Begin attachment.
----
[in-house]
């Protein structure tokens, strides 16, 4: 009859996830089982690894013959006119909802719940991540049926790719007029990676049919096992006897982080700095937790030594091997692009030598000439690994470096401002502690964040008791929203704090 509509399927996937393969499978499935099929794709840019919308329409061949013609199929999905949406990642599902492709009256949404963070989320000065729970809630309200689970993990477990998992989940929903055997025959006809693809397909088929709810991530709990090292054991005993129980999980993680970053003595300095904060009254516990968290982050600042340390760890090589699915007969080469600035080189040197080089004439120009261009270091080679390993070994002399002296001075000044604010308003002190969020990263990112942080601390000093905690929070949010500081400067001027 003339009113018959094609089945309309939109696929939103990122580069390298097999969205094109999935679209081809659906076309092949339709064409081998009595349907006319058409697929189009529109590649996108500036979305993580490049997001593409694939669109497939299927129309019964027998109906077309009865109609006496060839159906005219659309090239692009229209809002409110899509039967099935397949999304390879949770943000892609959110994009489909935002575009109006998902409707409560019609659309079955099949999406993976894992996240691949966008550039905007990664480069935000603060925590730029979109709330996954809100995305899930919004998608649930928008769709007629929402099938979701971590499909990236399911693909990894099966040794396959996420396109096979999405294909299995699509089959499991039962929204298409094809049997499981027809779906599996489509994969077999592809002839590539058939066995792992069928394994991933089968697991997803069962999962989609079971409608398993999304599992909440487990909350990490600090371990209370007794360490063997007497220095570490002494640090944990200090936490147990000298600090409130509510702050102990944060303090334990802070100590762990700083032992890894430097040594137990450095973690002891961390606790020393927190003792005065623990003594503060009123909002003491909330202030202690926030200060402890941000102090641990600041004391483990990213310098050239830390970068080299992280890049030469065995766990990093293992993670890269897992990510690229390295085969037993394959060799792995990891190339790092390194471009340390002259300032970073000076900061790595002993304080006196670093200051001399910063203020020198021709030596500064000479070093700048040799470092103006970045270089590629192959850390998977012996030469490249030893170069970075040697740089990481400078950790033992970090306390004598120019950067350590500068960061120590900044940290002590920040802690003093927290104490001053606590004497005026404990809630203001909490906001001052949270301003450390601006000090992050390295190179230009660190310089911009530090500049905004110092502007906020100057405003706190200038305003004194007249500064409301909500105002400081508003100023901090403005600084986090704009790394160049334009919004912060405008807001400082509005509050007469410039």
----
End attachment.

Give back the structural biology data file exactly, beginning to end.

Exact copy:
[in-house]
């Protein structure tokens, strides 16, 4: 009859996830089982690894013959006119909802719940991540049926790719007029990676049919096992006897982080700095937790030594091997692009030598000439690994470096401002502690964040008791929203704090 509509399927996937393969499978499935099929794709840019919308329409061949013609199929999905949406990642599902492709009256949404963070989320000065729970809630309200689970993990477990998992989940929903055997025959006809693809397909088929709810991530709990090292054991005993129980999980993680970053003595300095904060009254516990968290982050600042340390760890090589699915007969080469600035080189040197080089004439120009261009270091080679390993070994002399002296001075000044604010308003002190969020990263990112942080601390000093905690929070949010500081400067001027 003339009113018959094609089945309309939109696929939103990122580069390298097999969205094109999935679209081809659906076309092949339709064409081998009595349907006319058409697929189009529109590649996108500036979305993580490049997001593409694939669109497939299927129309019964027998109906077309009865109609006496060839159906005219659309090239692009229209809002409110899509039967099935397949999304390879949770943000892609959110994009489909935002575009109006998902409707409560019609659309079955099949999406993976894992996240691949966008550039905007990664480069935000603060925590730029979109709330996954809100995305899930919004998608649930928008769709007629929402099938979701971590499909990236399911693909990894099966040794396959996420396109096979999405294909299995699509089959499991039962929204298409094809049997499981027809779906599996489509994969077999592809002839590539058939066995792992069928394994991933089968697991997803069962999962989609079971409608398993999304599992909440487990909350990490600090371990209370007794360490063997007497220095570490002494640090944990200090936490147990000298600090409130509510702050102990944060303090334990802070100590762990700083032992890894430097040594137990450095973690002891961390606790020393927190003792005065623990003594503060009123909002003491909330202030202690926030200060402890941000102090641990600041004391483990990213310098050239830390970068080299992280890049030469065995766990990093293992993670890269897992990510690229390295085969037993394959060799792995990891190339790092390194471009340390002259300032970073000076900061790595002993304080006196670093200051001399910063203020020198021709030596500064000479070093700048040799470092103006970045270089590629192959850390998977012996030469490249030893170069970075040697740089990481400078950790033992970090306390004598120019950067350590500068960061120590900044940290002590920040802690003093927290104490001053606590004497005026404990809630203001909490906001001052949270301003450390601006000090992050390295190179230009660190310089911009530090500049905004110092502007906020100057405003706190200038305003004194007249500064409301909500105002400081508003100023901090403005600084986090704009790394160049334009919004912060405008807001400082509005509050007469410039």